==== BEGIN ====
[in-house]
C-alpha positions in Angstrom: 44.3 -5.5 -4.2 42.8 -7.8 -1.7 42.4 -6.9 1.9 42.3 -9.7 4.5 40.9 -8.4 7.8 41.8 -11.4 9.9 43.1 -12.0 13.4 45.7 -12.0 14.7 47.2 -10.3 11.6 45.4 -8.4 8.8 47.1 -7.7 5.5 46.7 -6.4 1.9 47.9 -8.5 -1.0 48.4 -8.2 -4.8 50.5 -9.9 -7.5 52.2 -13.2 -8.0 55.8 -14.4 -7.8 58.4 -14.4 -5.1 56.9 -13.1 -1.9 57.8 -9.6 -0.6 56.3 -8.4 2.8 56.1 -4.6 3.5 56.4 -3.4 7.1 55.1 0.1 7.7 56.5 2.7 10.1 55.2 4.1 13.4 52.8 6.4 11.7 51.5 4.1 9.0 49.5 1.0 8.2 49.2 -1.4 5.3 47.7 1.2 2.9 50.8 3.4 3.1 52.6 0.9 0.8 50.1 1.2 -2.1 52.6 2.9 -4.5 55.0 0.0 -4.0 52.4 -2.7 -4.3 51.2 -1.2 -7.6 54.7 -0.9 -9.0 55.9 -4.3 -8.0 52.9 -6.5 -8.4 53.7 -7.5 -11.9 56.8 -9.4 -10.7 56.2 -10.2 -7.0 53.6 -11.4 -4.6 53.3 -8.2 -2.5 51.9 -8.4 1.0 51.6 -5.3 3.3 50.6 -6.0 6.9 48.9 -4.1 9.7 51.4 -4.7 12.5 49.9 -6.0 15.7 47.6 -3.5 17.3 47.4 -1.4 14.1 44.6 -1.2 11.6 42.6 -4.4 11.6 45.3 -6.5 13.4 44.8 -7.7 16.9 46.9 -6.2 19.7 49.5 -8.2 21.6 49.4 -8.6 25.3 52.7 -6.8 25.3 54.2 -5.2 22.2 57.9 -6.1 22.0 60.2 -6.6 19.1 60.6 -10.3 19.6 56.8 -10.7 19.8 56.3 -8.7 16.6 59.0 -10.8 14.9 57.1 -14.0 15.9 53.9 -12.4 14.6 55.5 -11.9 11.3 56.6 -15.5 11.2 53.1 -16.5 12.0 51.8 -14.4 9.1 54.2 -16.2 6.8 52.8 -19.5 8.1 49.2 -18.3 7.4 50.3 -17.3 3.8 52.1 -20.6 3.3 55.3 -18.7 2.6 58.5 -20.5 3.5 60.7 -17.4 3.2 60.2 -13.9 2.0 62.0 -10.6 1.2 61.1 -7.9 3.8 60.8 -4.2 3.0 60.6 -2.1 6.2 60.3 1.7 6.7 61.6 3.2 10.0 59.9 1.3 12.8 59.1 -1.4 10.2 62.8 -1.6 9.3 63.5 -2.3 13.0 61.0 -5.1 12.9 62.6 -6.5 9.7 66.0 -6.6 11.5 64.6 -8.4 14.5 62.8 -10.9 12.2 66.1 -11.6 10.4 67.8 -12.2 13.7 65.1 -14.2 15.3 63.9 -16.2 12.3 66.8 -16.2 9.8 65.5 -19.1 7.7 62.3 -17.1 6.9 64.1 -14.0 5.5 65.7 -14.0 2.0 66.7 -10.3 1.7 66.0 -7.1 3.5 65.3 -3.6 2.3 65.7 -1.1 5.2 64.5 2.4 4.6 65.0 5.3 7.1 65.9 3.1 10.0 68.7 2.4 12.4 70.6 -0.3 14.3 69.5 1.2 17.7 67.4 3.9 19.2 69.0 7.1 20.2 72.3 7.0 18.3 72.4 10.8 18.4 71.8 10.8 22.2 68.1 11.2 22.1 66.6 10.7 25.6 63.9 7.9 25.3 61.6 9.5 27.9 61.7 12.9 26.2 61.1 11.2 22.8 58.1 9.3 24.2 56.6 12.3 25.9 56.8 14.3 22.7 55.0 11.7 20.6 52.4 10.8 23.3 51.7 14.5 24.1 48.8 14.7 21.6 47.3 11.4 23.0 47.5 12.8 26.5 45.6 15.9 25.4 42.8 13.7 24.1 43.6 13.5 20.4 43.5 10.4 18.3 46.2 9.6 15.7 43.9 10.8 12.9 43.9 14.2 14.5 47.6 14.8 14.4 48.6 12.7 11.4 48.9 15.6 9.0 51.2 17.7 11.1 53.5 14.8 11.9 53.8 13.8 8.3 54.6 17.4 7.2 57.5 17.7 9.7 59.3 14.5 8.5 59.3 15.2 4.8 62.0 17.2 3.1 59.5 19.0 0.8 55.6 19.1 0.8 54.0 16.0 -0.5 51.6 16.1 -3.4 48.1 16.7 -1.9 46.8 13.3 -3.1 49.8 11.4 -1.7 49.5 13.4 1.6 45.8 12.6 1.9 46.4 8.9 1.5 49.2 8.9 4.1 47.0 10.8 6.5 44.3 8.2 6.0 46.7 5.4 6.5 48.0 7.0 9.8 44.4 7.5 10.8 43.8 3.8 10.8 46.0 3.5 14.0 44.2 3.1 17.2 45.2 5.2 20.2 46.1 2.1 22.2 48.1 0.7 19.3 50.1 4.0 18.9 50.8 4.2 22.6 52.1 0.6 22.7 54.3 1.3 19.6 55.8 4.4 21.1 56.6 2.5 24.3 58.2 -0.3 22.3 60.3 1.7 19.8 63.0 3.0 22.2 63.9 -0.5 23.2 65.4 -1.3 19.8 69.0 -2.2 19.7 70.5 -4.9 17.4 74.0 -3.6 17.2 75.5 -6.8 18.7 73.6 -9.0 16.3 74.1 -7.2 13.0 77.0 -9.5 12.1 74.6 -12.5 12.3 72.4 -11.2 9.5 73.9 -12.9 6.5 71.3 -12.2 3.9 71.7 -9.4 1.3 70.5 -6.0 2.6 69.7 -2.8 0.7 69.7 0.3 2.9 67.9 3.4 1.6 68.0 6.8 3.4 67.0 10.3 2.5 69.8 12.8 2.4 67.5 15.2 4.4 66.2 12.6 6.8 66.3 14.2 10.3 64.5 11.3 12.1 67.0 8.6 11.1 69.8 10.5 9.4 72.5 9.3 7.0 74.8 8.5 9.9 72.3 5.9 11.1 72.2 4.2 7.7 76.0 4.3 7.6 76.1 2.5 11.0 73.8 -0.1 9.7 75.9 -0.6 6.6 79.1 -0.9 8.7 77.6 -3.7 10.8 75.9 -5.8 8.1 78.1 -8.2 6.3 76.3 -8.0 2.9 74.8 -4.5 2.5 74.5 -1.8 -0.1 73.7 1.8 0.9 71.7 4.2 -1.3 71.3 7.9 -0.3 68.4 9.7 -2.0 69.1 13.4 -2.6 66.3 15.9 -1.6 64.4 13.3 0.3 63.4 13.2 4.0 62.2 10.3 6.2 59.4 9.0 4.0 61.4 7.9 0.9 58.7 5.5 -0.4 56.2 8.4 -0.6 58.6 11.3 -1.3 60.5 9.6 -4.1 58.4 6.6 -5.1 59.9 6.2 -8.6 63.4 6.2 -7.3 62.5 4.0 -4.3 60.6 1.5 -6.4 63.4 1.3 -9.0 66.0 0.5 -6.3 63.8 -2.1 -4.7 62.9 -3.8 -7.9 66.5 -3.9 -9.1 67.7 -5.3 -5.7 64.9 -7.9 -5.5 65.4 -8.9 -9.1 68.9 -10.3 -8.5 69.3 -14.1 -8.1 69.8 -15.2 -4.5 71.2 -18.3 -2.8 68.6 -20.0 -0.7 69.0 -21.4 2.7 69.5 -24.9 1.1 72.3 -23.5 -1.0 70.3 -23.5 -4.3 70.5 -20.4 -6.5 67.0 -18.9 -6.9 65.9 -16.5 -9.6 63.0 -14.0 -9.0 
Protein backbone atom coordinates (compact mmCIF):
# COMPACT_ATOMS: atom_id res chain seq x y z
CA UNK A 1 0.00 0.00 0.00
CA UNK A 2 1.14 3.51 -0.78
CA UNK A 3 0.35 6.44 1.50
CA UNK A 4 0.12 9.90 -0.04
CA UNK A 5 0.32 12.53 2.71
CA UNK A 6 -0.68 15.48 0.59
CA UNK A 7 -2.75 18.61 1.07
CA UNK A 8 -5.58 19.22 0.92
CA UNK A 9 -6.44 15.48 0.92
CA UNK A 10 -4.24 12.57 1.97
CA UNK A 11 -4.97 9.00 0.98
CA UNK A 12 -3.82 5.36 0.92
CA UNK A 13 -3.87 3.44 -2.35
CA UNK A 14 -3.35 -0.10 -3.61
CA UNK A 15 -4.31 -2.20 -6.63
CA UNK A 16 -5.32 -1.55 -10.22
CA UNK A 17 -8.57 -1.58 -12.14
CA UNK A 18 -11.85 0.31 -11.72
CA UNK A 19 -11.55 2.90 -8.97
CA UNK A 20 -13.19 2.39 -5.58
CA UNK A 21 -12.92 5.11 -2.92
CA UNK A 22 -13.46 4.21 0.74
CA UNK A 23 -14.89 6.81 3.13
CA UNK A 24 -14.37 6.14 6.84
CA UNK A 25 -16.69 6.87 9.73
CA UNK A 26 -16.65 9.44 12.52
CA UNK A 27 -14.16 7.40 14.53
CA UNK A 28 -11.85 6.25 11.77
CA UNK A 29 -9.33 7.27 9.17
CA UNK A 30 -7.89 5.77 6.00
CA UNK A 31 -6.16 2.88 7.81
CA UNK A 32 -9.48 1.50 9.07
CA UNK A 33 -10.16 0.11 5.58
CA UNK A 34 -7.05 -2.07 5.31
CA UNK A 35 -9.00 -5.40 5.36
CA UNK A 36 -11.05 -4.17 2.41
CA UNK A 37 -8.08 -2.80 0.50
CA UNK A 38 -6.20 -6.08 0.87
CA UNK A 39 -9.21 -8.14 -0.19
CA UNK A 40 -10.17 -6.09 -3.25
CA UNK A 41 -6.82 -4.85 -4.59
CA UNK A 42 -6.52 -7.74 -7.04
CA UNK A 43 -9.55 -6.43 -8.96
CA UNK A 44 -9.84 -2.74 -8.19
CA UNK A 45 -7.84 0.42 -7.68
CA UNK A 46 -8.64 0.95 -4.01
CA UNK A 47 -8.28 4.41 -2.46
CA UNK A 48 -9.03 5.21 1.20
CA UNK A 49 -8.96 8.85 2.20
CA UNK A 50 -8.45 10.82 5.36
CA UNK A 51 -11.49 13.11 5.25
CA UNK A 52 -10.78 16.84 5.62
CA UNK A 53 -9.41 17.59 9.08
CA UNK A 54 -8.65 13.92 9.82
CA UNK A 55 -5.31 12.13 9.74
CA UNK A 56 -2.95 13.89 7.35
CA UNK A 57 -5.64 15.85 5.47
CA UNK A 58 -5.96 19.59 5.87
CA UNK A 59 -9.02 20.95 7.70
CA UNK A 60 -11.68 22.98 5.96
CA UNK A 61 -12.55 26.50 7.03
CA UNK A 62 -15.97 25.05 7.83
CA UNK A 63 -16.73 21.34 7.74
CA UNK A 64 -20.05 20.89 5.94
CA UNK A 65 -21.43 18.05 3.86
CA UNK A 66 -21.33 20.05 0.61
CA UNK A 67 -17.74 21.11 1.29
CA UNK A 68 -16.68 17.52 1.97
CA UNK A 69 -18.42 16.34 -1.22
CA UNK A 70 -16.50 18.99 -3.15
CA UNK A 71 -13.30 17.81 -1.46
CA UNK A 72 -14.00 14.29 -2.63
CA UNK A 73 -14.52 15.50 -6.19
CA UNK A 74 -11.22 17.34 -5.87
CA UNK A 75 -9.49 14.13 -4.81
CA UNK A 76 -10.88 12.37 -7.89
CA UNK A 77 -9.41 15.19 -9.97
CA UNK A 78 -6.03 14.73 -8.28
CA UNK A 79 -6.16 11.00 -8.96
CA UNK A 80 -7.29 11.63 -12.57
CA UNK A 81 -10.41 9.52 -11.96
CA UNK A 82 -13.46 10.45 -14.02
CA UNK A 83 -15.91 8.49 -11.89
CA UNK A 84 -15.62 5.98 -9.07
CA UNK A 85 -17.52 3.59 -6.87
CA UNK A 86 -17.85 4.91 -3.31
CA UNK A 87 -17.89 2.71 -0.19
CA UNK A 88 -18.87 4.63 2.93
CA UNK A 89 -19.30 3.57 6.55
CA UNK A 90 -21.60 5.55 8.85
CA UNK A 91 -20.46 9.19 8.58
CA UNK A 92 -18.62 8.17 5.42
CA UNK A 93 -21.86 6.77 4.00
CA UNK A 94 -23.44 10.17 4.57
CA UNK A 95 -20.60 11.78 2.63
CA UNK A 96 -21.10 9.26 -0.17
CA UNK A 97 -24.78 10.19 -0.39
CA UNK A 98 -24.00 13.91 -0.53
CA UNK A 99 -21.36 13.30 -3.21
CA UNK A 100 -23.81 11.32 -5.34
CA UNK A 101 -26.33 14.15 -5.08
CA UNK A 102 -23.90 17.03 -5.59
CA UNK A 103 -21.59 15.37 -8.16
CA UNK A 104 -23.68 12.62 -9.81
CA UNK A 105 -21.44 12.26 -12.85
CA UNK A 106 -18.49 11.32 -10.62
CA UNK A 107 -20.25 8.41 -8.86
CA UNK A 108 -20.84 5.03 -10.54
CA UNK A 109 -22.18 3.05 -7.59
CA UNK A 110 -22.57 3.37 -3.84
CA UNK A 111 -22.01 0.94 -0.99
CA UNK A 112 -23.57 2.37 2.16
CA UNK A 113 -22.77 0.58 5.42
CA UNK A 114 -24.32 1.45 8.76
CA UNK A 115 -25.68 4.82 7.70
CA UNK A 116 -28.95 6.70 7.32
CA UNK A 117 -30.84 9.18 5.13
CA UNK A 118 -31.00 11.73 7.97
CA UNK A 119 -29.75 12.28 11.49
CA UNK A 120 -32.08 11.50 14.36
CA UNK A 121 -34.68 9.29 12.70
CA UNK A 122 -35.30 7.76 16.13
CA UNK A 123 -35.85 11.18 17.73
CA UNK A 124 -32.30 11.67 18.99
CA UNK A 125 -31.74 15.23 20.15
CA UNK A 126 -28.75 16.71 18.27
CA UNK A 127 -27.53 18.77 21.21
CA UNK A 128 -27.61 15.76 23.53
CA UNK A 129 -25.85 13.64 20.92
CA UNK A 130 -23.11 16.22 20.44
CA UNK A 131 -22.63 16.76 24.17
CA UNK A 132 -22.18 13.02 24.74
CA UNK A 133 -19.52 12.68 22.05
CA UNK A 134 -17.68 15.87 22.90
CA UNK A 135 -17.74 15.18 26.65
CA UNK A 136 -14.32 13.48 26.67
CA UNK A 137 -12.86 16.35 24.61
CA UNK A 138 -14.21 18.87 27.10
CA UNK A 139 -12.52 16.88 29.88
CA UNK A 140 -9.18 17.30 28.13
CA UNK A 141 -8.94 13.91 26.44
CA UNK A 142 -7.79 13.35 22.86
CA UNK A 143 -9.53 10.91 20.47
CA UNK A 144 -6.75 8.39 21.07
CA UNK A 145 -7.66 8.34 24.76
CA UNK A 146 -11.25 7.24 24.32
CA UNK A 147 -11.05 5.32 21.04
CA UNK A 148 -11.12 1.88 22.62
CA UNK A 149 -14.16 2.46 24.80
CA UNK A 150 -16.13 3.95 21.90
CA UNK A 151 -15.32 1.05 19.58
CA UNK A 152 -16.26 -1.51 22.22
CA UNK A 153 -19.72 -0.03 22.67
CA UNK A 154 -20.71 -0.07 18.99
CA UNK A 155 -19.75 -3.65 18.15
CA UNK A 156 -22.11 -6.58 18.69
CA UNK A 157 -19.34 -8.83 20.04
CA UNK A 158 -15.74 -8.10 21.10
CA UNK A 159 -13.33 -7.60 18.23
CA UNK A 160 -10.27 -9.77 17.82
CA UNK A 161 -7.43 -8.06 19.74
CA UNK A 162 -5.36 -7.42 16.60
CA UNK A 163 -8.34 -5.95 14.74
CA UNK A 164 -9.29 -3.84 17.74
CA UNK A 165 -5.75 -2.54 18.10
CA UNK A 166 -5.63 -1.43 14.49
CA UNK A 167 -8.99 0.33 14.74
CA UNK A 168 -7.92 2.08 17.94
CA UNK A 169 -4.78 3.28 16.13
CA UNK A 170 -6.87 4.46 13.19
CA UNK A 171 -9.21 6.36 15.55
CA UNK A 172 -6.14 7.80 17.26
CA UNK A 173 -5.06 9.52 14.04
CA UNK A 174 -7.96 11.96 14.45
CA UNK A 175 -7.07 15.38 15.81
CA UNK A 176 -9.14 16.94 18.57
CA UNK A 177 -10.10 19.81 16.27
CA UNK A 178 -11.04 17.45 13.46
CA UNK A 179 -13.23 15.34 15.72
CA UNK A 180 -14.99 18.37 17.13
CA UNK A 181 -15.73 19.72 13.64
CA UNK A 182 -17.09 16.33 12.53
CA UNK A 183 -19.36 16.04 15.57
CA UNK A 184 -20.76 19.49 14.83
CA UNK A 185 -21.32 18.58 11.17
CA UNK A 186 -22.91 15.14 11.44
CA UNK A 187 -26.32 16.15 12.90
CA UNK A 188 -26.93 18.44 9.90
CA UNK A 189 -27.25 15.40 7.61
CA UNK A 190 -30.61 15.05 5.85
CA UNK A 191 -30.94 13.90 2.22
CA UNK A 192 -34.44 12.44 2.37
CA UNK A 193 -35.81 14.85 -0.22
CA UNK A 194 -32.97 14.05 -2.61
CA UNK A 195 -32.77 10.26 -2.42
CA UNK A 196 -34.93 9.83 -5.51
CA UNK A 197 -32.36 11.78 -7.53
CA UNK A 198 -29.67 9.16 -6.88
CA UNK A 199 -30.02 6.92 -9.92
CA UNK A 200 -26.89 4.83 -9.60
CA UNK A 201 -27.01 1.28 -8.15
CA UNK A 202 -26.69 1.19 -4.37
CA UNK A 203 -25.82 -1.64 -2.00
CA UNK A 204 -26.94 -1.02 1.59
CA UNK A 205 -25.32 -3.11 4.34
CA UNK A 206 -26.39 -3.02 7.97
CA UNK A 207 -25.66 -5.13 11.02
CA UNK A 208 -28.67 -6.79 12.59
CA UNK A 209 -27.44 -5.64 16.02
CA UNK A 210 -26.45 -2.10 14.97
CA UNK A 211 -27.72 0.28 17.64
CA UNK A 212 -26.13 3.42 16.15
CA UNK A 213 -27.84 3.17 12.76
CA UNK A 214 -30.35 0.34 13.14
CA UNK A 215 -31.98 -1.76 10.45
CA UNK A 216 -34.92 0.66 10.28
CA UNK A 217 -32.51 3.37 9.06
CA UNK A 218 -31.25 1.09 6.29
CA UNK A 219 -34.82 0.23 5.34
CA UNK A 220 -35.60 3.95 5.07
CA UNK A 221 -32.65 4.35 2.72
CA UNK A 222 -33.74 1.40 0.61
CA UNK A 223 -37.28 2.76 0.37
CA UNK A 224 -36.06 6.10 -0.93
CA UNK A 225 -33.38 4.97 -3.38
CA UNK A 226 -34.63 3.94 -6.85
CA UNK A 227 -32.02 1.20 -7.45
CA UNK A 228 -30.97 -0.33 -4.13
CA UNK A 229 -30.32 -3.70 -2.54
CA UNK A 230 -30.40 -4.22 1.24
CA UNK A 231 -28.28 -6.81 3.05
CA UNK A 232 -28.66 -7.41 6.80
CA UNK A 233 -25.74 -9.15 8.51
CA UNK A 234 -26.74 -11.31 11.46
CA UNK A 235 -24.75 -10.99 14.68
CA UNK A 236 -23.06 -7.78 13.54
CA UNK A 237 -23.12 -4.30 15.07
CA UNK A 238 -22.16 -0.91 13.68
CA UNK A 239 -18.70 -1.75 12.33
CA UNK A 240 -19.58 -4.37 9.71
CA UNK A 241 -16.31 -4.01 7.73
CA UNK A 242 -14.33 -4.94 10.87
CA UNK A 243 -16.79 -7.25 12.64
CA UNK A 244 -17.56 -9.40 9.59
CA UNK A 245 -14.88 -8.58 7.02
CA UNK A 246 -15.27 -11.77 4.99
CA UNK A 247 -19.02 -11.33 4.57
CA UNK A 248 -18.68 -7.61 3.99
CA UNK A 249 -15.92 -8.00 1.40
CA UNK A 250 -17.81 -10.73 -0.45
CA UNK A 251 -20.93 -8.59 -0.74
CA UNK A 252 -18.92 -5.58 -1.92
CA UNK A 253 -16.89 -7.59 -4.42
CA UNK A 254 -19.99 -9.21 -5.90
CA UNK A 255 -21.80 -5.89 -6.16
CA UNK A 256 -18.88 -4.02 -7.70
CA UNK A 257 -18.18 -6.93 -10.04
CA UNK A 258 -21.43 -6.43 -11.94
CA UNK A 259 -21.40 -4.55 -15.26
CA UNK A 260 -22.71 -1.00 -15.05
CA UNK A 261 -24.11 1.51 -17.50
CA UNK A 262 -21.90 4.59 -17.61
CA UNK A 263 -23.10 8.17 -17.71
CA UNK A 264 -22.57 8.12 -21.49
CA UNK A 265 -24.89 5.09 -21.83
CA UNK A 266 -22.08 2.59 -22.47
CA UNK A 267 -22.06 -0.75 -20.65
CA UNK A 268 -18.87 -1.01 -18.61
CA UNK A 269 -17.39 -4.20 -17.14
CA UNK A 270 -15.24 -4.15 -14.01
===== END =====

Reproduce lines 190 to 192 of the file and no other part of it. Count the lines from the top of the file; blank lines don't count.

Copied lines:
CA UNK A 186 -22.91 15.14 11.44
CA UNK A 187 -26.32 16.15 12.90
CA UNK A 188 -26.93 18.44 9.90